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How technology is changing visitors’ experiences at the Dayton Art Institute

“What is a Masterpiece?” initiative allows visitors to cater learning experience surrounding 50 museum pieces.

Technology is changing art museums, just as it’s changing so many other aspects of life.

A great case in point is “What is a Masterpiece?” a new initiative at the Dayton Art Institute that allows visitors to learn a lot more fascinating information about 50 of the museum’s greatest treasures. Future plans call for adding more pieces to the tour.

If you’re in the galleries, you can stand in front of the actual piece of art to access the tidbits via the QR code label that will take you directly to information about that specific work. You can also opt to check out the information in the comfort of your own home or elsewhere. All it requires is a smartphone, tablet or computer with internet access. You can bring your own iPad or smartphone to the museum, or rent an iPad for four hours for $3.

Susan Anable, education director, said the museum is among only a small number in the United States offering this type of mobile-based interactive tour of its collection. She said she hopes the project will engage audiences in dialogue and conversation about what constitutes a masterpiece.

Elyse Fenstermacher, digital content coordinator for the project, spent a year working with the DAI, researching and interpreting the masterworks for the interactive website. What makes it unique, she said, is the depth of information it holds and its accessibility. If the museum had chosen to do an app rather than a mobile website, users of certain operating systems would not be able to use it, she said. Most of the artworks featured in “What is a Masterpiece?” have at least five or six content tabs, and all of them have a “Talk Back” button — where the visitor can provide feedback.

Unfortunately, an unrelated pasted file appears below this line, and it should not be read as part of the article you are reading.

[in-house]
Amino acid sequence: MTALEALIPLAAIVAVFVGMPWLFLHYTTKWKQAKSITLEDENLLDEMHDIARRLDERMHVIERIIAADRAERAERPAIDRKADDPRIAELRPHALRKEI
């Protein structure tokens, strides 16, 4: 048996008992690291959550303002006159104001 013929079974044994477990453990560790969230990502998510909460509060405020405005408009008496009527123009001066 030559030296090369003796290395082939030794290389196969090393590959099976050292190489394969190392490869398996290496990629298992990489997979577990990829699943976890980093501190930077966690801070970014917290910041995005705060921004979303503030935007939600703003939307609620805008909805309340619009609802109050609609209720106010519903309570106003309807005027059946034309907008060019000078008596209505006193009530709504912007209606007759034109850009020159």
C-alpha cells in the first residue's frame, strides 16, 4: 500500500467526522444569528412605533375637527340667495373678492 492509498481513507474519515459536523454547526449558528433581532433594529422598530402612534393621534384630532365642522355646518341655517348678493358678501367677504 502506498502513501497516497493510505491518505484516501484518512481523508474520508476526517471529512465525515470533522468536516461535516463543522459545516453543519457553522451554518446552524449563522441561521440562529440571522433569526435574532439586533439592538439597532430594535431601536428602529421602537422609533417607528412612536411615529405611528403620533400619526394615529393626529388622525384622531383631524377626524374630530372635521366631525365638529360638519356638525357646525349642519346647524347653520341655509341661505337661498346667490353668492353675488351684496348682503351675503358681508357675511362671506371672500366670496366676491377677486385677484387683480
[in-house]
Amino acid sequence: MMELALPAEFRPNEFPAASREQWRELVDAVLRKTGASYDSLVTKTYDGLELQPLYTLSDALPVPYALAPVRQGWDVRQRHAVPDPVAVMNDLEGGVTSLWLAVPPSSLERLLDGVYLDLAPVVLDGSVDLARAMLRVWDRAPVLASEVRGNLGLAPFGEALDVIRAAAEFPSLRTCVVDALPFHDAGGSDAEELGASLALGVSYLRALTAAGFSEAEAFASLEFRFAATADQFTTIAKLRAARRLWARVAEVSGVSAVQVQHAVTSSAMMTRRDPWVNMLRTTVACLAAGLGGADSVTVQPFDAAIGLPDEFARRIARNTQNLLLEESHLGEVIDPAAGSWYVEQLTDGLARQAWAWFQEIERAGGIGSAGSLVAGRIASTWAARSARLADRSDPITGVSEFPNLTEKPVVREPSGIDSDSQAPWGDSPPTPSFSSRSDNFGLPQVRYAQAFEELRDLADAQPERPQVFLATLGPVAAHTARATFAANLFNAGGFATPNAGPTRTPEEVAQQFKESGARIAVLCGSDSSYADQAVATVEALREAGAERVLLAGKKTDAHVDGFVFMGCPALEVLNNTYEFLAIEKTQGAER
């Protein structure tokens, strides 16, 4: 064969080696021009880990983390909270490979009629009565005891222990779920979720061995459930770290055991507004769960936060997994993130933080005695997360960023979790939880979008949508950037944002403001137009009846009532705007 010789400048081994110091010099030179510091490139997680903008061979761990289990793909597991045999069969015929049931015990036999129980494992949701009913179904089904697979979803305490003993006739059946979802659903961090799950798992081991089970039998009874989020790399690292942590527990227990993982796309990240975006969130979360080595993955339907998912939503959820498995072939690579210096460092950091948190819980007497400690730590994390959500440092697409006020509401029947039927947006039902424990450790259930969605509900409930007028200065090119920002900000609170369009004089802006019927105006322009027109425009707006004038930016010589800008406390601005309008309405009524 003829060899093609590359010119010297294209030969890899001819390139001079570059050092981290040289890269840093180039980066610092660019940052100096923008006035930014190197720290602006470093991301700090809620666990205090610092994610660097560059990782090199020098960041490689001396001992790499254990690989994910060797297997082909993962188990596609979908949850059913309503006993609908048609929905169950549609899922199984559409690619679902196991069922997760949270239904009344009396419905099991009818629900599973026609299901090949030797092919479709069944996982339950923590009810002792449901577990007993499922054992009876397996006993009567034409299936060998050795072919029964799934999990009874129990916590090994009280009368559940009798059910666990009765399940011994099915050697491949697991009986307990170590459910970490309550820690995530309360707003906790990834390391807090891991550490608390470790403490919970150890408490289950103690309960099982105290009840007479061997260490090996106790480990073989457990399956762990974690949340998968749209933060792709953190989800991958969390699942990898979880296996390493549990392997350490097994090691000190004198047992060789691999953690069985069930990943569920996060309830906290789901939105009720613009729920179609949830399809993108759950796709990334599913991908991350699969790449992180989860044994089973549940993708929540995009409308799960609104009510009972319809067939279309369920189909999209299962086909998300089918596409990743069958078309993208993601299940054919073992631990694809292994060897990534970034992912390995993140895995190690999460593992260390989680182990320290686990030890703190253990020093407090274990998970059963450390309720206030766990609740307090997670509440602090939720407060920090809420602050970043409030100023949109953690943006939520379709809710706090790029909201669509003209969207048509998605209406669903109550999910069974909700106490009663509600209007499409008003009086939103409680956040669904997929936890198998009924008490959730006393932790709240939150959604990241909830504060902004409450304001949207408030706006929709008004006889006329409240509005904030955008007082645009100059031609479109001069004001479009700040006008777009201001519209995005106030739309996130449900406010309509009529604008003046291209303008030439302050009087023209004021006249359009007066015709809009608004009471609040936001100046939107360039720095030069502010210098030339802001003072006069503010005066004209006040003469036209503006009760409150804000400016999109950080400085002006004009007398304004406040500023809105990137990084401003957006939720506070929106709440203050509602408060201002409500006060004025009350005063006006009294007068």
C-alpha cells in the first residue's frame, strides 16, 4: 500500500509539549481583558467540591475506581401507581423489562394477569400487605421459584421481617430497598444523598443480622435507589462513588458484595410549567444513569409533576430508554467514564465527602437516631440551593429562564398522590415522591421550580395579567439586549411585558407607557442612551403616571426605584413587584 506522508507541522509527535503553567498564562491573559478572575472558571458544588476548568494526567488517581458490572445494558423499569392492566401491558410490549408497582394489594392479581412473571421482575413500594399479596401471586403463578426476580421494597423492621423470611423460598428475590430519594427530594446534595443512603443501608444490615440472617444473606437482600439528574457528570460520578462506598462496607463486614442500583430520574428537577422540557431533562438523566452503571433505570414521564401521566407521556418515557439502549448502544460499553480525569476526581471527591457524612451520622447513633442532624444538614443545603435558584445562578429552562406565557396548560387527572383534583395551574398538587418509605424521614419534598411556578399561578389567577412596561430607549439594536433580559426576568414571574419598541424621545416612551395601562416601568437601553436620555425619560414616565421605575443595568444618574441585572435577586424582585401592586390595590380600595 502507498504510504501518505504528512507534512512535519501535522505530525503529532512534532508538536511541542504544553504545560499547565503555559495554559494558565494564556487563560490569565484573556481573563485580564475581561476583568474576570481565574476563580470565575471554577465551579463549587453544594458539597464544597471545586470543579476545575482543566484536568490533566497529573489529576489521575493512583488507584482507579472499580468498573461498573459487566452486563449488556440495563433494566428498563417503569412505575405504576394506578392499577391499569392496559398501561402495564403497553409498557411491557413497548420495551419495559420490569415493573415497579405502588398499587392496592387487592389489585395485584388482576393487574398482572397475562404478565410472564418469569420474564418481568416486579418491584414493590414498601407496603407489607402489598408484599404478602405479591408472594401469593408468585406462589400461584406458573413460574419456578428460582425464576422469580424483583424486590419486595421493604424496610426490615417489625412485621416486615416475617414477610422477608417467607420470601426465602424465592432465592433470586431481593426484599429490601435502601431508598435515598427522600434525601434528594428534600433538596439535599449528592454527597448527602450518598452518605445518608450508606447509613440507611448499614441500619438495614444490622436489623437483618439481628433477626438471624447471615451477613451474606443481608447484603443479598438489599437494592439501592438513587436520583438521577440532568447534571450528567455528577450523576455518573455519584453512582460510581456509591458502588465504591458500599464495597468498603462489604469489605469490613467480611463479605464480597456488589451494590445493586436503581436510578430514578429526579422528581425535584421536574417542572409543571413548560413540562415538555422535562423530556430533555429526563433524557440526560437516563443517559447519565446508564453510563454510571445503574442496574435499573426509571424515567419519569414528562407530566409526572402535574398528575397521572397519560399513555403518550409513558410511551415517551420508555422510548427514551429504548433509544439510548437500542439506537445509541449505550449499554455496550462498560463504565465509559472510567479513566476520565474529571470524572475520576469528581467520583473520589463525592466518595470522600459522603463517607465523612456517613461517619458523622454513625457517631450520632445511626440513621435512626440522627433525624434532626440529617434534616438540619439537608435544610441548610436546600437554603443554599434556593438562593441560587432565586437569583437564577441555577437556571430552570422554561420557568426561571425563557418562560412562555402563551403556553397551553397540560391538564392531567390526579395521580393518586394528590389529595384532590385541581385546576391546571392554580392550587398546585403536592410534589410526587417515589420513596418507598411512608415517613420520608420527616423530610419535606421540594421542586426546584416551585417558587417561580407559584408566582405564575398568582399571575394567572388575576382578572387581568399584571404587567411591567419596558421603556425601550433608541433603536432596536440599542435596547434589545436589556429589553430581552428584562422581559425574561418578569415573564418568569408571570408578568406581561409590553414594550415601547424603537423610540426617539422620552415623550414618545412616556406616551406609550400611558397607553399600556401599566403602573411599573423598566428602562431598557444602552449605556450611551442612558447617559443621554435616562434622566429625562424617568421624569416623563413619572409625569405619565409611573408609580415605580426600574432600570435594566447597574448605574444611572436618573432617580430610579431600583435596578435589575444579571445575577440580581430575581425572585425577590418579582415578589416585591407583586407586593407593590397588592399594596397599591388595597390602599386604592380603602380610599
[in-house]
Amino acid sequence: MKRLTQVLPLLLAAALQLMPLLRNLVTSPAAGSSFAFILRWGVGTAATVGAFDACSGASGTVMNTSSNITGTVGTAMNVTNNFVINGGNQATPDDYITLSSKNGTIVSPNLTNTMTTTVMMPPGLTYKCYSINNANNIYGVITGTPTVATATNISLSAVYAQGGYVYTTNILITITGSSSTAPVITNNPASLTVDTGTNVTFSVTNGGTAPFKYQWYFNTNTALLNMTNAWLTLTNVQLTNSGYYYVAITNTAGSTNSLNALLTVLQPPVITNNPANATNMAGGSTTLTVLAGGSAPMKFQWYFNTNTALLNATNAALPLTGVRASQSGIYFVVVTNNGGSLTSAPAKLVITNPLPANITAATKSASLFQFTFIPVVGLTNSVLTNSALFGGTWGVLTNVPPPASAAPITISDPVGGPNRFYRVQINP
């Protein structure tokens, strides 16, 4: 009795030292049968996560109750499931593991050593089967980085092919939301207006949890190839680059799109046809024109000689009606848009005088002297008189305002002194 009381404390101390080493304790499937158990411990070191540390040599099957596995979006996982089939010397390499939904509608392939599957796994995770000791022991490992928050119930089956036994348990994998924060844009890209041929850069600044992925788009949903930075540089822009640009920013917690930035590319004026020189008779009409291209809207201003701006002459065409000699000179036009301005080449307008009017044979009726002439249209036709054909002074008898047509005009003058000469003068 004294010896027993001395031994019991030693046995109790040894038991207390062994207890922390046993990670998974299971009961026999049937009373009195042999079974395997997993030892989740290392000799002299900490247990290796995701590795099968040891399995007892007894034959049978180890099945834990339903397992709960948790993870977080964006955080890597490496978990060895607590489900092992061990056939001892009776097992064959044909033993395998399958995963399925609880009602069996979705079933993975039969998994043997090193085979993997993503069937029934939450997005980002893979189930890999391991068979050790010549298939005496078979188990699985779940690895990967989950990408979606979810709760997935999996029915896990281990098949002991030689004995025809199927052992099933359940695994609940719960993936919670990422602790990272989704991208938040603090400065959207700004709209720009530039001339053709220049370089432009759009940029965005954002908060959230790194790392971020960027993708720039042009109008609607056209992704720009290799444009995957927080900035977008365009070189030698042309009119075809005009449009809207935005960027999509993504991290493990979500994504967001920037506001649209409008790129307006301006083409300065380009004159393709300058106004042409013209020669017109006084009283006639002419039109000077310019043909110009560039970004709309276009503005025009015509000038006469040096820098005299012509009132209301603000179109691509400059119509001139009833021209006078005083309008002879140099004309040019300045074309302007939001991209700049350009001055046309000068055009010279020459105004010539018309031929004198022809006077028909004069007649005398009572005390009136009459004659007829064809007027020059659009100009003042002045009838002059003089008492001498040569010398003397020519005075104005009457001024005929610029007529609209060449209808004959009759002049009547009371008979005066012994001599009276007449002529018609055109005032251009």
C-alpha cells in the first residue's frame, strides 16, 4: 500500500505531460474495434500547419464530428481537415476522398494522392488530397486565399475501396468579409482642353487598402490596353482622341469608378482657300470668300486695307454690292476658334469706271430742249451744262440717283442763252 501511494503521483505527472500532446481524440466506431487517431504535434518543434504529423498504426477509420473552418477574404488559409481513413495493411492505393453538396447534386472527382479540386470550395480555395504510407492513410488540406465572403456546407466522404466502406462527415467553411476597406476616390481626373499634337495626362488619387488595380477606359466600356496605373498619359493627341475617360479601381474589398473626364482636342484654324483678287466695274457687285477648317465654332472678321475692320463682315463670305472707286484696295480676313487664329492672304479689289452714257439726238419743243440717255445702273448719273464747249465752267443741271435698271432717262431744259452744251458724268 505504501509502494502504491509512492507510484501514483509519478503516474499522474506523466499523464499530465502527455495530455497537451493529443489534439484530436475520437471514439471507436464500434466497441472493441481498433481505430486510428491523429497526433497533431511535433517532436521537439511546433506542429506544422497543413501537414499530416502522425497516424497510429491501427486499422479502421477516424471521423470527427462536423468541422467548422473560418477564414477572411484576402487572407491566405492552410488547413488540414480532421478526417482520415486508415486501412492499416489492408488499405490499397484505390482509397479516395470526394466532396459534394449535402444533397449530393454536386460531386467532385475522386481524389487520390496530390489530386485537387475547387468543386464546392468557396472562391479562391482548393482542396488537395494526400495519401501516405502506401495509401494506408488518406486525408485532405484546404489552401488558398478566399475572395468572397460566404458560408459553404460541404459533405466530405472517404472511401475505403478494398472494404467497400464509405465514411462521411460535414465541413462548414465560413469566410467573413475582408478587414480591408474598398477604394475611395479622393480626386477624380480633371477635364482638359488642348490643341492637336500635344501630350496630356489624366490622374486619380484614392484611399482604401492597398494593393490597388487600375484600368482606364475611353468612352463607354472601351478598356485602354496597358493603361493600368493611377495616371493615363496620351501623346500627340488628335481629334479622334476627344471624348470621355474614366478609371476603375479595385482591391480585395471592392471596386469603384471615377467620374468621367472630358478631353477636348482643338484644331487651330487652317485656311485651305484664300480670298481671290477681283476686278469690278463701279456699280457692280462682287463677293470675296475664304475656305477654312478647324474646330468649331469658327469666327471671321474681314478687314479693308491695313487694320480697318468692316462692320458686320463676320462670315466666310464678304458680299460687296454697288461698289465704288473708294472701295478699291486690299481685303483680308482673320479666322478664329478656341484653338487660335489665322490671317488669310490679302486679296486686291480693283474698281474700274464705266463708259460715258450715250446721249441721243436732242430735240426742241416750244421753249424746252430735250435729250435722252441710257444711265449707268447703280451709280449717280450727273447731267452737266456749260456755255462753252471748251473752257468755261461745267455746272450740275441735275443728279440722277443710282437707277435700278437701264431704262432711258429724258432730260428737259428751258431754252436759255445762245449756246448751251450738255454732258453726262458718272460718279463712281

“I really loved how it made me spend more time digging into individual pieces, and made me look at them in a whole new way,” said Amy Forsthofel of Dayton’s McPherson Town neighborhood, who says she’s been visiting the DAI for the past 20 years but often “breezed by” a work of art without really paying much attention to it.

“Getting more context and background on both the piece and the artist really help me appreciate these masterpieces individually,” she said, adding that using the iPad was fun. “I loved jumping around to what interested me most instead of having to wade through a typical audio tour waiting for the nuggets I am seeking.”

Researching the information

Fenstermacher said the goal was to give museum visitors an opportunity to see the art come to life on a tablet or smartphone. Her task began with interpreting the grant from the Institute for Museum and Library Sciences, which funded the project, and developing a framework for each object.

How it works

Different types of information are available. For example, someone interested in how an object is made could begin with Tools and Techniques tabs by pushing a button and then move to Signs and Symbols to decode the artwork’s meaning.

“As a lover of all forms of art, it was important to me to include the Arts Intersected tabs, which offer poetry and music — some of which was recorded specially for this project by Dayton’s early music group Wind in the Woods,” Fenstermacher explained, adding that what makes an artwork a “masterpiece” is fundamentally a subjective idea, something that is different for each of us.

The research